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Tributes flow for East Ham icon Dame Vera Lynn amid calls for a statue in her honour

PUBLISHED: 12:11 23 June 2020 | UPDATED: 12:11 23 June 2020

We'll Meet Again singer Vera Lynn in 1943. Picture: Ronald Grant Archive/TopFoto

We'll Meet Again singer Vera Lynn in 1943. Picture: Ronald Grant Archive/TopFoto

Ronald Grant Archive / Topfoto.co.uk

As people reflect on the life and legacy of Dame Vera Lynn, discussions have begun about how the ‘Forces’ Sweetheart’ should honoured.

Dame Vera Lynn recently celebrated her 103rd birthday. Picture: Dame Vera LynnDame Vera Lynn recently celebrated her 103rd birthday. Picture: Dame Vera Lynn

East Ham born and raised Dame Vera, the beloved Second World War singer whose hits include We’ll Meet Again, The White Cliffs of Dover and There’ll Always Be an England, passed away on June 18 aged 103.

Tributes have flowed in from the Newham community and across the country since, including calls to immortalise Dame Vera with a statue or a new bank holiday in her honour.

Former Stratford resident James Barwick said: “If ever someone from the Newham area deserved a statue, it’s Dame Vera Lynn.

“As a working class girl born and bred in East Ham who achieved so much and actively contributed to the war effort in regards to national morale - and even chose to travel to the Far East as fighting continued when she didn’t have to - I can’t think of any greater example of a person to look up to and honour.”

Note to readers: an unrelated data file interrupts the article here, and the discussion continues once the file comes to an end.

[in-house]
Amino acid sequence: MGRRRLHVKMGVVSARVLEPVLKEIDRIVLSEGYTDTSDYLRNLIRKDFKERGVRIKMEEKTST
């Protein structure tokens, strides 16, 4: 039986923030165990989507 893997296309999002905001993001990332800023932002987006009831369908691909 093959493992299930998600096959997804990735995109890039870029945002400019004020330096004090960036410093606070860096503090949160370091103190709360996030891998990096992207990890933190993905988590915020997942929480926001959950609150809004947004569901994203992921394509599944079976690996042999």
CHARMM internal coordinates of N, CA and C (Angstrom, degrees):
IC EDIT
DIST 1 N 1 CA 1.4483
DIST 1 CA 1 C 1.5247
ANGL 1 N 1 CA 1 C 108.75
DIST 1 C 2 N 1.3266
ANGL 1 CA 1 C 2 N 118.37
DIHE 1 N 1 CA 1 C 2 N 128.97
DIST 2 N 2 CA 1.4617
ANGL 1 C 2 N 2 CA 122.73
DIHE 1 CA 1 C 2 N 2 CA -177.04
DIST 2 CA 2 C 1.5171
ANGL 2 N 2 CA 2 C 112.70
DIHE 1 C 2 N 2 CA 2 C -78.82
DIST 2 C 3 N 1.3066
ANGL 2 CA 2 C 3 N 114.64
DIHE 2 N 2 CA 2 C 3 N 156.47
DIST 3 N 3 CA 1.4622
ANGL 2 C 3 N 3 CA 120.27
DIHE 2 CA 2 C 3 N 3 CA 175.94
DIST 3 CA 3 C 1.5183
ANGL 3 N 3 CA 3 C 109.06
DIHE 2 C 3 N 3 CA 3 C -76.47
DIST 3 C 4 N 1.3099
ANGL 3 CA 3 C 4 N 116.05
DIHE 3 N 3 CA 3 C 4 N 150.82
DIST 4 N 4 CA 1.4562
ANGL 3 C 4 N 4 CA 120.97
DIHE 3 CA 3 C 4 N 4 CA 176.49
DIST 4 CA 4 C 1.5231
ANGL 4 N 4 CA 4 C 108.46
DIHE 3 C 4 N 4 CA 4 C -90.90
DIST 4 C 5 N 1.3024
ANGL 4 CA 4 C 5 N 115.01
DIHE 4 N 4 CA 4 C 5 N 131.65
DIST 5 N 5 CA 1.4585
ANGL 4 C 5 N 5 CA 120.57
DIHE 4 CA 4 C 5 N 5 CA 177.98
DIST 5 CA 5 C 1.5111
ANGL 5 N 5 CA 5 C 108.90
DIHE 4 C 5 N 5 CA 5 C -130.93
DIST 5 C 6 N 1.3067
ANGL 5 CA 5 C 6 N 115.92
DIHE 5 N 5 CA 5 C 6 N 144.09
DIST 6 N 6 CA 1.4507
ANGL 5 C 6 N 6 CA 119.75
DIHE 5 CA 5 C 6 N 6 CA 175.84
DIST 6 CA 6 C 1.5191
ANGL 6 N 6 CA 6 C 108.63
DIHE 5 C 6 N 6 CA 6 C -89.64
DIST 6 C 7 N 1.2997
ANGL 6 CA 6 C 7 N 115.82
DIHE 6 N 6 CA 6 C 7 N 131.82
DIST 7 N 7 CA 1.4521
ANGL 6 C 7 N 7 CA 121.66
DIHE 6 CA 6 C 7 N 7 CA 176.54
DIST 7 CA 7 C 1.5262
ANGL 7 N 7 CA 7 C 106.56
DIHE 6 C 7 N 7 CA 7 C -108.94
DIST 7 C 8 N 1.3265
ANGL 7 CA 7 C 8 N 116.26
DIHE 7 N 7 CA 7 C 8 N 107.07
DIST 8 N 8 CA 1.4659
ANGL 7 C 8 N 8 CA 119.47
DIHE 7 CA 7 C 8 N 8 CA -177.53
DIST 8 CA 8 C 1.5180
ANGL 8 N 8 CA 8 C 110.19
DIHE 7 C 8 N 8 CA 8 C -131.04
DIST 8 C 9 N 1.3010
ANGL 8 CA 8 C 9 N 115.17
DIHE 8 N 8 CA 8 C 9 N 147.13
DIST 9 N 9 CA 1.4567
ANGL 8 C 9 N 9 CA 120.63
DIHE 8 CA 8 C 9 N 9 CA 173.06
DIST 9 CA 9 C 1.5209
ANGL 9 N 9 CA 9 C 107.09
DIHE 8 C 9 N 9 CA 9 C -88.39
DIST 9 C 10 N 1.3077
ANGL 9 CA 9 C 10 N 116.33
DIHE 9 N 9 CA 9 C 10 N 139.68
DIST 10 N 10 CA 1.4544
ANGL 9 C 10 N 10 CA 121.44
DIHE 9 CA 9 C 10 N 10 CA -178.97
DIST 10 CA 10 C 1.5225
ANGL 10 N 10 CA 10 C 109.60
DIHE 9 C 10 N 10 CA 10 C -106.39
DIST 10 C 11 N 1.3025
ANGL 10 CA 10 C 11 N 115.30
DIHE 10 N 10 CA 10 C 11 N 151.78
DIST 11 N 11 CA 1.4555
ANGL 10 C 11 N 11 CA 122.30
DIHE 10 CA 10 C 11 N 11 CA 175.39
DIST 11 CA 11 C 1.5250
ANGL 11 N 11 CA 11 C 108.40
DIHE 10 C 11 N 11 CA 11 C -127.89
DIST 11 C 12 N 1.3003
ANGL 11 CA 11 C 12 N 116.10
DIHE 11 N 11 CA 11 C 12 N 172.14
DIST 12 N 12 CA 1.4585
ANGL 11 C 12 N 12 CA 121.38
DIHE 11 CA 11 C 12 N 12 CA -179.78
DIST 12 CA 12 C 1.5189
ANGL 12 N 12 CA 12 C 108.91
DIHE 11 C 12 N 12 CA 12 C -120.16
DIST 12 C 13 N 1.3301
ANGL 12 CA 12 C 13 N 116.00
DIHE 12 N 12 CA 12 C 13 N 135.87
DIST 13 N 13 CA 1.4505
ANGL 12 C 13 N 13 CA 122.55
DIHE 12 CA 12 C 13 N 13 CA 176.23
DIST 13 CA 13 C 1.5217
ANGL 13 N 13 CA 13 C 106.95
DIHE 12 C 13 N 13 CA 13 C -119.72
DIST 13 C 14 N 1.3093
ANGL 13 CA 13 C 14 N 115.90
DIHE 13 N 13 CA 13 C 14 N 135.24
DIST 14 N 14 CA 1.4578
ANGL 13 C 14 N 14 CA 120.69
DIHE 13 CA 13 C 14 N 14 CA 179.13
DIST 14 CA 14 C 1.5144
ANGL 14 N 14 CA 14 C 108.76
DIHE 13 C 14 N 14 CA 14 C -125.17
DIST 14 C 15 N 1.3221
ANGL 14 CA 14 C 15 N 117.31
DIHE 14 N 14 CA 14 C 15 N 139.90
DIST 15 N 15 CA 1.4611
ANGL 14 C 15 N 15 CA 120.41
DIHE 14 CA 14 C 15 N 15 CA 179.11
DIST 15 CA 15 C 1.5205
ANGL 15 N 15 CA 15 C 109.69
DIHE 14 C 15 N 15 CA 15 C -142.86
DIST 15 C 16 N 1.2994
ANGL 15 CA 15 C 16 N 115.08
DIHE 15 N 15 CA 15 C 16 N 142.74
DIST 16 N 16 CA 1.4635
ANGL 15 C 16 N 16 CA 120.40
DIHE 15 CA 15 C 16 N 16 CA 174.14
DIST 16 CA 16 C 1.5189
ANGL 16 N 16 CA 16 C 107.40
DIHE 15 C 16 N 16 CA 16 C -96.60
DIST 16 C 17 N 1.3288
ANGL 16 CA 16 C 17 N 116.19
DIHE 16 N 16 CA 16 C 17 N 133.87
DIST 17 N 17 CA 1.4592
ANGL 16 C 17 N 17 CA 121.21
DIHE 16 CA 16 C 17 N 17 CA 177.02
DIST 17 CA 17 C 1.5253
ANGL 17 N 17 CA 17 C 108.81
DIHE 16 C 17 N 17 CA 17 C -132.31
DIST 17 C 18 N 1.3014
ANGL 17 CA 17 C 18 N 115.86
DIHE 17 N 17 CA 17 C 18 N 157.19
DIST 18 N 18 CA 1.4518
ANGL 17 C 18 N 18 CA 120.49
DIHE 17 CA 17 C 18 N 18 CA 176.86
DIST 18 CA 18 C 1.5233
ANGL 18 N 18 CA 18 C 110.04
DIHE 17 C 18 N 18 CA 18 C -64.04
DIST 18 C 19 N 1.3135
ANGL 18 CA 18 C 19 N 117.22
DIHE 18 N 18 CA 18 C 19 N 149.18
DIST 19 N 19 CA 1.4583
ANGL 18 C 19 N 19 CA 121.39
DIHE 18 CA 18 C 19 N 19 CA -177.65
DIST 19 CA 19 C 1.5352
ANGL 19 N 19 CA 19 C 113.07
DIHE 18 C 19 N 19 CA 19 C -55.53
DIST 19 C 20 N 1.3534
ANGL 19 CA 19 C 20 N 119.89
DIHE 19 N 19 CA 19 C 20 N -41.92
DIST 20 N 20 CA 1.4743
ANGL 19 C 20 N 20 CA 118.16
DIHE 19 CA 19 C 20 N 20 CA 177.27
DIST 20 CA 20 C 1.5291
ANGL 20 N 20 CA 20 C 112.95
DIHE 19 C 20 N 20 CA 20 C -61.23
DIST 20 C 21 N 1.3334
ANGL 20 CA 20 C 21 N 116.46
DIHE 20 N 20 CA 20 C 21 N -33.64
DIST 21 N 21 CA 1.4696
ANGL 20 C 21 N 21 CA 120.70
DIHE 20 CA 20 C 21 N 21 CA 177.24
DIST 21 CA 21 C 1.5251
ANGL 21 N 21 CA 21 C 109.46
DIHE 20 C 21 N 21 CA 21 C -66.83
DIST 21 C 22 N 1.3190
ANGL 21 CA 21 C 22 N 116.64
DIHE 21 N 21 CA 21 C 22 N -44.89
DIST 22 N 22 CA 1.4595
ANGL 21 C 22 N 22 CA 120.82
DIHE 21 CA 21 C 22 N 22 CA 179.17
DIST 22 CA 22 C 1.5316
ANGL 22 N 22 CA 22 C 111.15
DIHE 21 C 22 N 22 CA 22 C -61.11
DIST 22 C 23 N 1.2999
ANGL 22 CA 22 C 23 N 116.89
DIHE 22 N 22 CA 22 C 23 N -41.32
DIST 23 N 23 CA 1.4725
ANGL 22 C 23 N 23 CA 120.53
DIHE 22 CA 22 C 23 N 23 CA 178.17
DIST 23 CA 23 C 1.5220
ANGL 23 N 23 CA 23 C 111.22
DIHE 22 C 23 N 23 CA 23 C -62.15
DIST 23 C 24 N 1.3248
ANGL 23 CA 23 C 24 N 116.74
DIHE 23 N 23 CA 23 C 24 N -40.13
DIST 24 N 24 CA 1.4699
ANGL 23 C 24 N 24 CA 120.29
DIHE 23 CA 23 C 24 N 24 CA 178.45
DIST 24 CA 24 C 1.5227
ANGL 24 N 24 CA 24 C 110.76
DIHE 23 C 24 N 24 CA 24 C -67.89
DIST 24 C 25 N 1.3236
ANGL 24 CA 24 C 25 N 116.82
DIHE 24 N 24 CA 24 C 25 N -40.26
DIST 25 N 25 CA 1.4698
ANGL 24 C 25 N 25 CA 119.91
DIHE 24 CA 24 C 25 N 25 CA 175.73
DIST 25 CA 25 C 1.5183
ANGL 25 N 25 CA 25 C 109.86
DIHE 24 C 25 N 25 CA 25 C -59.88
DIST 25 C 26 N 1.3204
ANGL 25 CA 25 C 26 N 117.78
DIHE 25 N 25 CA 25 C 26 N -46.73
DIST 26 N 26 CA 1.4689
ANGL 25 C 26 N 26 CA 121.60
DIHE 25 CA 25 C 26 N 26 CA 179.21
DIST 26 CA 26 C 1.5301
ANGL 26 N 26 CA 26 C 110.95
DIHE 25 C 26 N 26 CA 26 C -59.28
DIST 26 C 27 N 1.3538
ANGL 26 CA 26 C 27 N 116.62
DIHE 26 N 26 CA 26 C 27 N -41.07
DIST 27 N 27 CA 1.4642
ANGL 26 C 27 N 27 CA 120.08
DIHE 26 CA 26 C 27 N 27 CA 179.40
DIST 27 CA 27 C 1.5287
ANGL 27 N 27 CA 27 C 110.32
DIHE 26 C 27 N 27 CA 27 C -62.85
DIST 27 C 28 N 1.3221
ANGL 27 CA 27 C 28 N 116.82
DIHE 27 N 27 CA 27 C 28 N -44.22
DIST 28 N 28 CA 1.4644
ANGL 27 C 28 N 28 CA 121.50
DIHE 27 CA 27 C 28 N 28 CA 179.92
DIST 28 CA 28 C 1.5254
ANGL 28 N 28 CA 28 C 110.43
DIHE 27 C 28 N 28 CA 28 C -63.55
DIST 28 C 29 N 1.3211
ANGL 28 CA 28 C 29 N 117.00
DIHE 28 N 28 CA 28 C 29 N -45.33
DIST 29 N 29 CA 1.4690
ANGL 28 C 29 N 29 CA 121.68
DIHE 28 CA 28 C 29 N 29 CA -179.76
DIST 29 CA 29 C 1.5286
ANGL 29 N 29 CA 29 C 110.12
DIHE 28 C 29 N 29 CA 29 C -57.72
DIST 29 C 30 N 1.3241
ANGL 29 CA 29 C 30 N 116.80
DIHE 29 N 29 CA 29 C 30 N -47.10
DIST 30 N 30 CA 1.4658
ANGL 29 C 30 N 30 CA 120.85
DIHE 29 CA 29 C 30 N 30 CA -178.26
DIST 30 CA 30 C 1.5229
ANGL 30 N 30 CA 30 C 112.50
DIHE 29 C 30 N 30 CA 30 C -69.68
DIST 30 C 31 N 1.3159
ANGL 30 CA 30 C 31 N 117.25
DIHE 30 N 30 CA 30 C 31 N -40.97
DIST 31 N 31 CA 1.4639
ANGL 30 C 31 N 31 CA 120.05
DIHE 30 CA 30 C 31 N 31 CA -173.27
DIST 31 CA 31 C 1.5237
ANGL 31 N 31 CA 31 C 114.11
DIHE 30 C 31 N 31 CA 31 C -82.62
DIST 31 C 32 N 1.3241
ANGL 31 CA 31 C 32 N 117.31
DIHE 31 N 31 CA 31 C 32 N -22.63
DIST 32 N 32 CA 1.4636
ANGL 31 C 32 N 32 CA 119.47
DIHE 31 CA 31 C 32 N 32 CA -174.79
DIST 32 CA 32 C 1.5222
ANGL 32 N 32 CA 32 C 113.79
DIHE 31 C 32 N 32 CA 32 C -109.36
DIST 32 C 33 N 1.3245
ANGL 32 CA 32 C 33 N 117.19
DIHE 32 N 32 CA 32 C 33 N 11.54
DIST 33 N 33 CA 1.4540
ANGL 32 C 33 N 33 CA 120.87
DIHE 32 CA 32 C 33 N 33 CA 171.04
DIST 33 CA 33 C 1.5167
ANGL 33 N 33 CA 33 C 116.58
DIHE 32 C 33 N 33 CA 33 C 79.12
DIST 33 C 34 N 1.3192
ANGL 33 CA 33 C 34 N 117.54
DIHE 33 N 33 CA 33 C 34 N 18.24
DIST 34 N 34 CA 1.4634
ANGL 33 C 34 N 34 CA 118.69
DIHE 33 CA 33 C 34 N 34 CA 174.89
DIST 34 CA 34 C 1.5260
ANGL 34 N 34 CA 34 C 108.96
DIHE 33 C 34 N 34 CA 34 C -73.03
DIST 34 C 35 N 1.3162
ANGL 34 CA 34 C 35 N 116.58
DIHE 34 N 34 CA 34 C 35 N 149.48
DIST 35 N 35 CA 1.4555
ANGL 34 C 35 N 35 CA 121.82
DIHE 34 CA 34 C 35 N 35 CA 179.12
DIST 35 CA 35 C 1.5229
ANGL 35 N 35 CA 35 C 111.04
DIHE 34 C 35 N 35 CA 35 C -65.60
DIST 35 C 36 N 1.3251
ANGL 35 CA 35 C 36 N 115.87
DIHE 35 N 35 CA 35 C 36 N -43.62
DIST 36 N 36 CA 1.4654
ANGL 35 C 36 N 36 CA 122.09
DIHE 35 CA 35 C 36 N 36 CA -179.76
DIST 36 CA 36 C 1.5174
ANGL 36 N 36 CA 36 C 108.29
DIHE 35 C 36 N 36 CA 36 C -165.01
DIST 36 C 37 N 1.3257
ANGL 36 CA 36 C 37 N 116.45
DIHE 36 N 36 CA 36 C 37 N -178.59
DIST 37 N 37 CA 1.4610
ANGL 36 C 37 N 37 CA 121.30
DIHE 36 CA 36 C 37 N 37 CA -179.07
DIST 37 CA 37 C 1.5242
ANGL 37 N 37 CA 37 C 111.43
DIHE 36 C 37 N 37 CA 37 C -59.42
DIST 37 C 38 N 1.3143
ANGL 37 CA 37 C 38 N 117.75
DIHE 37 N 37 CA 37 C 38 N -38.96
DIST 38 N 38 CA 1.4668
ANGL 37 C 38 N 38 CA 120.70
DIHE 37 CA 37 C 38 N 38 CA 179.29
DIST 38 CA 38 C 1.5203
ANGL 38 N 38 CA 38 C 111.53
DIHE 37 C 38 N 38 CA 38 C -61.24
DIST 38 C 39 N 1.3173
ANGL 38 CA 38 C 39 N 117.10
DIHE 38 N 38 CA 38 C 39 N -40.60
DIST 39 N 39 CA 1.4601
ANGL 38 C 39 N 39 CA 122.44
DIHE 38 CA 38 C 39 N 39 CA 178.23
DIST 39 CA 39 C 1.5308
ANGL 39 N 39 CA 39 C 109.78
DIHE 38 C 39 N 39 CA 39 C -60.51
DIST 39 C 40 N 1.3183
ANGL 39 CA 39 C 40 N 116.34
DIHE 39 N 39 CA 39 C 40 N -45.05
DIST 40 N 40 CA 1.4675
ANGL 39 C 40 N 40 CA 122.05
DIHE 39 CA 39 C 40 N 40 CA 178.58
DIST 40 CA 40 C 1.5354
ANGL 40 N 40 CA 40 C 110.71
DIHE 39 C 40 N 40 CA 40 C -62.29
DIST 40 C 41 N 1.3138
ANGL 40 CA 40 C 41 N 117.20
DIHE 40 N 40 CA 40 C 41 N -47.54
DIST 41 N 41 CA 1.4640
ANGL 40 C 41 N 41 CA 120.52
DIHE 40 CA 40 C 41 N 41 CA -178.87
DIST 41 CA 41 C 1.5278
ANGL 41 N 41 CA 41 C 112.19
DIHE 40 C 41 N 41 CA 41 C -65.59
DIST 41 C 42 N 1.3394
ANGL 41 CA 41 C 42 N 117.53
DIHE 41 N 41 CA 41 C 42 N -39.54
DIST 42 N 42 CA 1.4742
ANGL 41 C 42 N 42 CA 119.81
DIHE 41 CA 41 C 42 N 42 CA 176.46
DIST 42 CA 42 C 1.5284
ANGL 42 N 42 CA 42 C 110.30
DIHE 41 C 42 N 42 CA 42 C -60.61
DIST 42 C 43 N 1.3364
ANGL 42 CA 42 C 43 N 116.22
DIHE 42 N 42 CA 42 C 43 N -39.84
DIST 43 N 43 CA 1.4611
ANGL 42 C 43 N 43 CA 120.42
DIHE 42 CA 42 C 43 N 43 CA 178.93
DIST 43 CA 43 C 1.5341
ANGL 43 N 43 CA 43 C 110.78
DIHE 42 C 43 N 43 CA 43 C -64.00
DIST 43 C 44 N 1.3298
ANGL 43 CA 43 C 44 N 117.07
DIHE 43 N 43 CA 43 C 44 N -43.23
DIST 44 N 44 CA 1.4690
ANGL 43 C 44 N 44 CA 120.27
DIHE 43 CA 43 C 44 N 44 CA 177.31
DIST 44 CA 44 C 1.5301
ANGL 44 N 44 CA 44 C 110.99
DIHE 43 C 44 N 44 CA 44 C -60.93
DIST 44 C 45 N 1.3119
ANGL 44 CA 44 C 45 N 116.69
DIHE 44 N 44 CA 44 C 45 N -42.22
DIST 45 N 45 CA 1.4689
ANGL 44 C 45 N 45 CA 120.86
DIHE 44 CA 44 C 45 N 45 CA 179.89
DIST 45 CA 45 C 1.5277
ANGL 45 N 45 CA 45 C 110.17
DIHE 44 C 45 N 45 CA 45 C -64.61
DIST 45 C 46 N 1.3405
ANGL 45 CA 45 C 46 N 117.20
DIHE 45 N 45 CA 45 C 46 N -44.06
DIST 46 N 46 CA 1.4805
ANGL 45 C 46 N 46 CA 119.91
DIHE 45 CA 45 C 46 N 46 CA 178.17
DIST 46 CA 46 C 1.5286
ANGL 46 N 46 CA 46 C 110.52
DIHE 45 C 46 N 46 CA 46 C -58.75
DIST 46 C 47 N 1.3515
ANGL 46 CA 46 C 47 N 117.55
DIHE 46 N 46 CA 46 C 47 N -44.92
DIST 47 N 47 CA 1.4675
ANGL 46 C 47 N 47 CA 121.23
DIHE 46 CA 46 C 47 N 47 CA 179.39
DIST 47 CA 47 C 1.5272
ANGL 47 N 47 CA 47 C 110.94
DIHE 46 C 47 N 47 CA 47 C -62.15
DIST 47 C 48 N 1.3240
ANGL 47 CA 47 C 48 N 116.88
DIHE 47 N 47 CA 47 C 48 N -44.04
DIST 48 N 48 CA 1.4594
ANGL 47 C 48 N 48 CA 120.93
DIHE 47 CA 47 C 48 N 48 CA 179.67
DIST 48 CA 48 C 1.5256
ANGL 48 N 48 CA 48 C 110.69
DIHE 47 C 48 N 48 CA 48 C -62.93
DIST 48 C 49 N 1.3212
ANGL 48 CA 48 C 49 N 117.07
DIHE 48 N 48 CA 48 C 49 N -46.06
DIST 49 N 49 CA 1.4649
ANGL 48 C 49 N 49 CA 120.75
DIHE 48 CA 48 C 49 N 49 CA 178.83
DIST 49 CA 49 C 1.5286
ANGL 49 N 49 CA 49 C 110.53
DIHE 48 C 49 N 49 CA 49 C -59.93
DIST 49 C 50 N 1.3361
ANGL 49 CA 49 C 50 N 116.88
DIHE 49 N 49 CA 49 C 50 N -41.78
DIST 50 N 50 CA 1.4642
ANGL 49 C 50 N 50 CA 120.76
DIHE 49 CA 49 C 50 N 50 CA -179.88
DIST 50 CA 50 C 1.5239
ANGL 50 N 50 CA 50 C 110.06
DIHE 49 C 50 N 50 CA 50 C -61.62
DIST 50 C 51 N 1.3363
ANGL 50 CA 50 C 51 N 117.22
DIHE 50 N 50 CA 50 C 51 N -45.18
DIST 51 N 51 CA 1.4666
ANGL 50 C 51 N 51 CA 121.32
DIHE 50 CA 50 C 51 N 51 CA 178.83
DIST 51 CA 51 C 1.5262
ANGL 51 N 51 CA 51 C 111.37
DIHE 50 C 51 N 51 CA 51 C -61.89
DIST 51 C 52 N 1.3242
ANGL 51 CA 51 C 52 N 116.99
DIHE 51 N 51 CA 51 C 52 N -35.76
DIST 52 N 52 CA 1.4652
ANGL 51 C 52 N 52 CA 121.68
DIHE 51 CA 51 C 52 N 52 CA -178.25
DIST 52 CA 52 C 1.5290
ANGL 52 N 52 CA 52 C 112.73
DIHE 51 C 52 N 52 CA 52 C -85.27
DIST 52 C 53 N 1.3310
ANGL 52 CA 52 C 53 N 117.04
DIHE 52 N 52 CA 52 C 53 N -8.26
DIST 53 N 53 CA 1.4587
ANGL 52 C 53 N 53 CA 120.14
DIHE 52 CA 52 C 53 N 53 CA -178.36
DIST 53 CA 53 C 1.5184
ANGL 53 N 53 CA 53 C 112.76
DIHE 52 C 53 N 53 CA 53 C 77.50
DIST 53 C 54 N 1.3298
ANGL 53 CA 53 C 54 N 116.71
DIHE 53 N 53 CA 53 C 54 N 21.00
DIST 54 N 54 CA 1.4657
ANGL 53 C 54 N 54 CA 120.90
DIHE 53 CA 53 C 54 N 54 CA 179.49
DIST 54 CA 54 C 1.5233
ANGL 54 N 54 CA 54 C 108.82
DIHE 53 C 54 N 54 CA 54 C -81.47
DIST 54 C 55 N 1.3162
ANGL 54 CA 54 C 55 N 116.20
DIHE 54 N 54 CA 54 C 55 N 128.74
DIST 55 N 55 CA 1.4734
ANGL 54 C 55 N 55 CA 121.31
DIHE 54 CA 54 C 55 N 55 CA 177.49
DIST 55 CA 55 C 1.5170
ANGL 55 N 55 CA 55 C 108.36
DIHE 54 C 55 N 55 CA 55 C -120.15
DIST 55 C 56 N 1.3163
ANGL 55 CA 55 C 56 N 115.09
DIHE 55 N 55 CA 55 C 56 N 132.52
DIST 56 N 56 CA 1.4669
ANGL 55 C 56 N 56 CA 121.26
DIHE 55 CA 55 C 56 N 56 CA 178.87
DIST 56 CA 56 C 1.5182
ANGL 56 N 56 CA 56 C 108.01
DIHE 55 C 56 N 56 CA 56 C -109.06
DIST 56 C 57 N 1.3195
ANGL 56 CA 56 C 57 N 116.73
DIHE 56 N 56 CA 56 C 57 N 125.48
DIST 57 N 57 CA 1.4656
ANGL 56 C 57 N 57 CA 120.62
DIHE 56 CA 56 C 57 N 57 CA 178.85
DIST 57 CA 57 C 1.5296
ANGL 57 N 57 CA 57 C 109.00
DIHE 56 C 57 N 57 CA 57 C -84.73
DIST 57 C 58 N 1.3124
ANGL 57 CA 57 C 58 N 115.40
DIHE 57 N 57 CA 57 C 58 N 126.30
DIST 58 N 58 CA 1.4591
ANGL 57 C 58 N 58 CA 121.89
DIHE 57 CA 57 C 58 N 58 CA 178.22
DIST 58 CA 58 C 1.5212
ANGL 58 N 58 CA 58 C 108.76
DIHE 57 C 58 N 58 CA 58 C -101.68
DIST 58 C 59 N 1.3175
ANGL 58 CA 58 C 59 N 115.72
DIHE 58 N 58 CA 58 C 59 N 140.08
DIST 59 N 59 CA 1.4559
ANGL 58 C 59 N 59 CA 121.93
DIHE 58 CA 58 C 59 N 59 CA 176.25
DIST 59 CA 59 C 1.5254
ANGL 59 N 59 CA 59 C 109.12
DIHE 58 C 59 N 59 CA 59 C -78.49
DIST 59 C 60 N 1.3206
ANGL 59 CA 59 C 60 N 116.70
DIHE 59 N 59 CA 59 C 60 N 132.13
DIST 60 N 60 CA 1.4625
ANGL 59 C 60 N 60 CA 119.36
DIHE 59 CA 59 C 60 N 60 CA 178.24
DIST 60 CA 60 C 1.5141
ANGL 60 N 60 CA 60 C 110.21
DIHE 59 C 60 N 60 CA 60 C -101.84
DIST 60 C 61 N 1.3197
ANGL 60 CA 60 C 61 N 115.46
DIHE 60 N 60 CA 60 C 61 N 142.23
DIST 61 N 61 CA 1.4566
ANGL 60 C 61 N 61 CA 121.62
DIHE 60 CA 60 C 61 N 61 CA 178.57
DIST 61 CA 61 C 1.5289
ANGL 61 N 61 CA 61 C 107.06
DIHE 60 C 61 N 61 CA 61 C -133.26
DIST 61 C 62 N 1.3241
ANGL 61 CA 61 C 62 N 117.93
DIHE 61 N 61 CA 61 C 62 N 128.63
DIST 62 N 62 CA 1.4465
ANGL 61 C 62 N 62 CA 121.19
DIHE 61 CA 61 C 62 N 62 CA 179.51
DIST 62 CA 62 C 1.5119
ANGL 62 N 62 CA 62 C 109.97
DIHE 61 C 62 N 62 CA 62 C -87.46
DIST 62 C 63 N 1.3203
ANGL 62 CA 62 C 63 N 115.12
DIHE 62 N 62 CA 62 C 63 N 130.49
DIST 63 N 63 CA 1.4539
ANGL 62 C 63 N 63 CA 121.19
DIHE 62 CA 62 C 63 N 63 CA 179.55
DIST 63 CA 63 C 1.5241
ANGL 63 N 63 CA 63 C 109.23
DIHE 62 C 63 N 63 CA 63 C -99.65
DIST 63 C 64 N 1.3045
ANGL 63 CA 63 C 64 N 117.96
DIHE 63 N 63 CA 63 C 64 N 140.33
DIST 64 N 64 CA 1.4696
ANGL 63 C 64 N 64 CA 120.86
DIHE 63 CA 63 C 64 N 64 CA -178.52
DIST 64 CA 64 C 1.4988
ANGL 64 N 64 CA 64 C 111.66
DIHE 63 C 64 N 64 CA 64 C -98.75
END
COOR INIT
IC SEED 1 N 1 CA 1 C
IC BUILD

He added the war memorial in Central Park, East Ham would be the most apt location.

Chris Stacey called for a new bank holiday - Dame Vera Lynn Day - so that “generations to come will remember her.”

He said: “Not only was she a Newham and east London girl, but a great British icon.”

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Dame Vera was born Vera Margaret Welch on March 20, 1917 in Thackeray Road and lived in nearby Ladysmith Avenue from 1921 to 1938.

She toured Egypt, India and Burma during the Second World War performing concerts for the troops.

East Ham MP Stephen Timms has supported calls for a statue in her honour.

He said: “Dame Vera meant so much to so many in the country’s darkest times.

“She was a pupil at Brampton Primary School – which only opened in 1915, so it was pretty new when she first attended! - and maintained an interest in the school until the end of her life.

“If I remember rightly, she last visited around the time of the school’s centenary.”

On the day of the singer’s death, Mayor Rokhsana Fiaz arranged for a wreath to be laid at Vera Lynn Close in Forest Gate.

In 2017, the council installed new signs in streets with a connection to Dame Vera to mark her 100th birthday.

•READ MORE: ‘God bless you, thank you, we love you’: Forces’ sweetheart Dame Vera Lynn dies aged 103


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